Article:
CHAPEL HILL — A day after North Carolina placed its football program on two years of probation, the players were back at work, hardly rattled.
With the first road game of the season at hand - at Georgia Tech on Saturday at noon - the Tar Heels emitted the same steady focus that has been their trademark throughout the 14-month-long NCAA investigation.
"It's another one of these things we can't worry about it because we know we don't have any control over it," senior safety Matt Merletti said Tuesday.
"It hasn't changed for the players all along. The only thing we can control is how we play. That's the approach we've had all along."
The announcement Monday that the school was forfeiting nine scholarships over a three-year period beginning in 2012-13 and vacating wins from 2008 and 2009 was only the latest in what seems like a stampede of bad news for the team.
"I hate to say it, but it's just kind of normal. It's just something else for us to deal with, but I think we're used to it, and I think we do deal with it well," Merletti said.
The school did not put a bowl ban on itself, which would have ruffled the players and is something the NCAA could impose when official sanctions are determined.
But the pace of the case has been such that the NCAA probably won't announce its penalties until after the 2011 postseason games.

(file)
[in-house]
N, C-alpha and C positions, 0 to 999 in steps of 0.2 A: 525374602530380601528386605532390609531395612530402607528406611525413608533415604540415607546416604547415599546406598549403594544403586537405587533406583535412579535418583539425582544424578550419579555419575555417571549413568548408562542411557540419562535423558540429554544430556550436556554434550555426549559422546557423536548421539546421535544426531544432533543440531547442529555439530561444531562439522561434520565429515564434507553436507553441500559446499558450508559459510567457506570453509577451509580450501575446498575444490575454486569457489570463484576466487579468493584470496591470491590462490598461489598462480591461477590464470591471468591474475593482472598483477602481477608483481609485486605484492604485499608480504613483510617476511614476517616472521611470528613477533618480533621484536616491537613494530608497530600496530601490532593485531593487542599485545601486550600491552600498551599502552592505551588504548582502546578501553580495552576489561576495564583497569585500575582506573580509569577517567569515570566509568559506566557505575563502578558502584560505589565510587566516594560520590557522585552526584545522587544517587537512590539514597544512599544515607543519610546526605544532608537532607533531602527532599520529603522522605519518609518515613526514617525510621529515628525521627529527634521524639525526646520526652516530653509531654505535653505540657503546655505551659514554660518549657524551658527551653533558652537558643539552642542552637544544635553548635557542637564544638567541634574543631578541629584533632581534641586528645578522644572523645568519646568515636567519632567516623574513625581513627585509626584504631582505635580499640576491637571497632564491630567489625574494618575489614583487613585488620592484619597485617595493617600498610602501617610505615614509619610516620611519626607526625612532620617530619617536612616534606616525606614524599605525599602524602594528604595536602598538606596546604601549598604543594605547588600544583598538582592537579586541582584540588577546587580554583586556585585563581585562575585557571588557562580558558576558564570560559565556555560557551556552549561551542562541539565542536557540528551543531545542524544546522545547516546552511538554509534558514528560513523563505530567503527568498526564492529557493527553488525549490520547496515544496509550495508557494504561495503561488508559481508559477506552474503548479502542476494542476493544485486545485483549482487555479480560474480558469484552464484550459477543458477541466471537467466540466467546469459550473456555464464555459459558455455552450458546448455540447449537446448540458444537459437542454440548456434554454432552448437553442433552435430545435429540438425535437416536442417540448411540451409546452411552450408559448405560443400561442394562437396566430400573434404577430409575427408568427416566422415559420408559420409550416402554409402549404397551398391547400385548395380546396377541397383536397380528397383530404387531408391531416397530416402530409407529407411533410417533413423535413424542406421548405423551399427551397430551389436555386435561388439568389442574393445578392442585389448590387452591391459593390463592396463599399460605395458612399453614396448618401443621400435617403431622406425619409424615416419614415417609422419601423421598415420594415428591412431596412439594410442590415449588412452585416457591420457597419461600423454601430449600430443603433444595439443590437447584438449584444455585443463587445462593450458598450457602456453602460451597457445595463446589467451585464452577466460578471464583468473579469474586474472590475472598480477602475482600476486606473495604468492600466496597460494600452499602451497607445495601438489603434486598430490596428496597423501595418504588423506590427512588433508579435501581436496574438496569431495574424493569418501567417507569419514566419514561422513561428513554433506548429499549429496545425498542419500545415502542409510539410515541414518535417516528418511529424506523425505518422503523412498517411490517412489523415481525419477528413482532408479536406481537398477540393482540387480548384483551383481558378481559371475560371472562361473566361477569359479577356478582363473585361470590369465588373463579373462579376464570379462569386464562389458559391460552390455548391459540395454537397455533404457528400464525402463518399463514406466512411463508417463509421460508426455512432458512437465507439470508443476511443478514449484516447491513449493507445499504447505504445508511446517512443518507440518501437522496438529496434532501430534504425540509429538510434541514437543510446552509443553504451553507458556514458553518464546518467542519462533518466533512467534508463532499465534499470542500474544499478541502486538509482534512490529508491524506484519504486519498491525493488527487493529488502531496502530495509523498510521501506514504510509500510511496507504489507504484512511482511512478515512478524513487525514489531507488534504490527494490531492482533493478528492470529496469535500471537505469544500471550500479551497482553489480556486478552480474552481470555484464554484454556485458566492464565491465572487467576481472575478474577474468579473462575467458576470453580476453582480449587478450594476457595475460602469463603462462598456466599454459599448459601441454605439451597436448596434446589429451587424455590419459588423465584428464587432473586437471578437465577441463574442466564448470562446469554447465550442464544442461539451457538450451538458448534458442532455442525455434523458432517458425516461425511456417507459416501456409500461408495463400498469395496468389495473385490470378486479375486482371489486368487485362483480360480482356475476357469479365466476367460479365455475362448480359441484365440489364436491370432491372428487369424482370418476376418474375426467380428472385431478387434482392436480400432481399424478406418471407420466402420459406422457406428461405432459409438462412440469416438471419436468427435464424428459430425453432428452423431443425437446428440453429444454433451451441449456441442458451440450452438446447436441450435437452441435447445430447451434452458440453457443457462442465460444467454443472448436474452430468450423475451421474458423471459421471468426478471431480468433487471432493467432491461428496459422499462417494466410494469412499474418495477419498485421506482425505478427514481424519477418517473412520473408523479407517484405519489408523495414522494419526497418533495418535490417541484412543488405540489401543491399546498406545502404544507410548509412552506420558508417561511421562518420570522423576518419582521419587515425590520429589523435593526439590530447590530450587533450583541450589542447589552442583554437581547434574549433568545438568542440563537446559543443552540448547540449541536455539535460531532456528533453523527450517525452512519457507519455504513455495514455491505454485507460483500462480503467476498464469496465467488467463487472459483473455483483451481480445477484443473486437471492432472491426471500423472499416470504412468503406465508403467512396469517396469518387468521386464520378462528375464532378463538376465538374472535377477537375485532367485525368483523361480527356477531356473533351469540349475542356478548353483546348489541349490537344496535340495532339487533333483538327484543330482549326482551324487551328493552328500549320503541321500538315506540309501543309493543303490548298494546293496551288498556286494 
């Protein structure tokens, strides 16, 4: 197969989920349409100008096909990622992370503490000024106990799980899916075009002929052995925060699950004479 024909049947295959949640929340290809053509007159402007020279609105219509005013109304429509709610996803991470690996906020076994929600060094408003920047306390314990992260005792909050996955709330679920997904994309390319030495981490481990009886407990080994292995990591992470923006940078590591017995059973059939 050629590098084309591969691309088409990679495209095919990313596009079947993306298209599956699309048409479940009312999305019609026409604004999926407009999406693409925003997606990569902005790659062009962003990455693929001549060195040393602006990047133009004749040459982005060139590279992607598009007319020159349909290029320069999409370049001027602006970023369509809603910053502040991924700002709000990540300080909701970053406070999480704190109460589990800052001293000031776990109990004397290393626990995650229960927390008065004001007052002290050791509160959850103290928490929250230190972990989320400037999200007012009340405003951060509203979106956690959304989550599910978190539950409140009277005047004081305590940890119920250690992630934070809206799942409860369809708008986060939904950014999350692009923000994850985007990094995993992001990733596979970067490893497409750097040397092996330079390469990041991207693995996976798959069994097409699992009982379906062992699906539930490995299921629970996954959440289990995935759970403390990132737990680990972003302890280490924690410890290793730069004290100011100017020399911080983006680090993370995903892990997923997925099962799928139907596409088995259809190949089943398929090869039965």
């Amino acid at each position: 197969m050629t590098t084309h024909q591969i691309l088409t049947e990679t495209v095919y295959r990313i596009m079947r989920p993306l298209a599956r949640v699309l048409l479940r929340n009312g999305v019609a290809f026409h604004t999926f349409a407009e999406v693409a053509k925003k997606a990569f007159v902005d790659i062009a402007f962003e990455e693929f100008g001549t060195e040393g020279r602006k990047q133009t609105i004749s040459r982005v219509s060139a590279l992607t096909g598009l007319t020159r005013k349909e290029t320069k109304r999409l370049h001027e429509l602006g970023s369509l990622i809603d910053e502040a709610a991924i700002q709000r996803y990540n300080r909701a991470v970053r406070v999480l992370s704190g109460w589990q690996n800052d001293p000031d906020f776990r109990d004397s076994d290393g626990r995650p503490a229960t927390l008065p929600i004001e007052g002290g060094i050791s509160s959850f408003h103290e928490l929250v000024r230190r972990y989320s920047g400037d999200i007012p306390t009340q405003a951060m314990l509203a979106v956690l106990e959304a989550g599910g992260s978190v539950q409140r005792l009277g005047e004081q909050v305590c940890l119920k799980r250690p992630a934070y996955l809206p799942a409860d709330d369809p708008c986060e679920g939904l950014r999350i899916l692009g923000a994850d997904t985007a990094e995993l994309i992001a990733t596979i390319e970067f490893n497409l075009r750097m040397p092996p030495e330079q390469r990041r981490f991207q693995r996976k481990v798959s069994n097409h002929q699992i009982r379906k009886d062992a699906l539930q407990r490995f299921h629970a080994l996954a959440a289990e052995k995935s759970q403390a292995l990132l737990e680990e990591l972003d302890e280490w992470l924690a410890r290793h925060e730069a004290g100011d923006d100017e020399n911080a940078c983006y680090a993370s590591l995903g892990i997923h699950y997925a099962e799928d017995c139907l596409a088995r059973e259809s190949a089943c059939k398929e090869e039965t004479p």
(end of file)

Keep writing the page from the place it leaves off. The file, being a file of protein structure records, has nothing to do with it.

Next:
Barring unexpectedly quick NCAA action, the Tar Heels (3-0, 1-0 ACC) can stay committed to their dream of a championship season and top-tier bowl berth.
The game at No. 25 (Associated Press poll) Georgia Tech (3-0) will have a major impact on North Carolina's plans. In the USA Today coaches poll, the Yellow Jackets are No. 24 and North Carolina No. 25. The winner will likely move up in the rankings, but the loser will probably fall out.
For Merletti and his fellow defenders, facing the Georgia Tech option offense is an especially demanding way to open the road schedule.
"Against that offense, one defensive mistake leads to a domino effect," he said. "It strains you as much mentally as physically. Not all offenses are that way. You can't always react to what you see against the option if you're a safety."
Through the three home games, the Tar Heels have been "good enough, basically steady" on defense, according to Merletti.
"We've given up some yardage and done some bending, but we haven't snapped," he said.
That's been the case on and off the field.
Regardless of how you might feel about North Carolina and its situation, there's no doubt the eligible players during the past 16 games have found a way to keep their minds on the next day, next game, next play. There's no reason to believe that'll change at this point.
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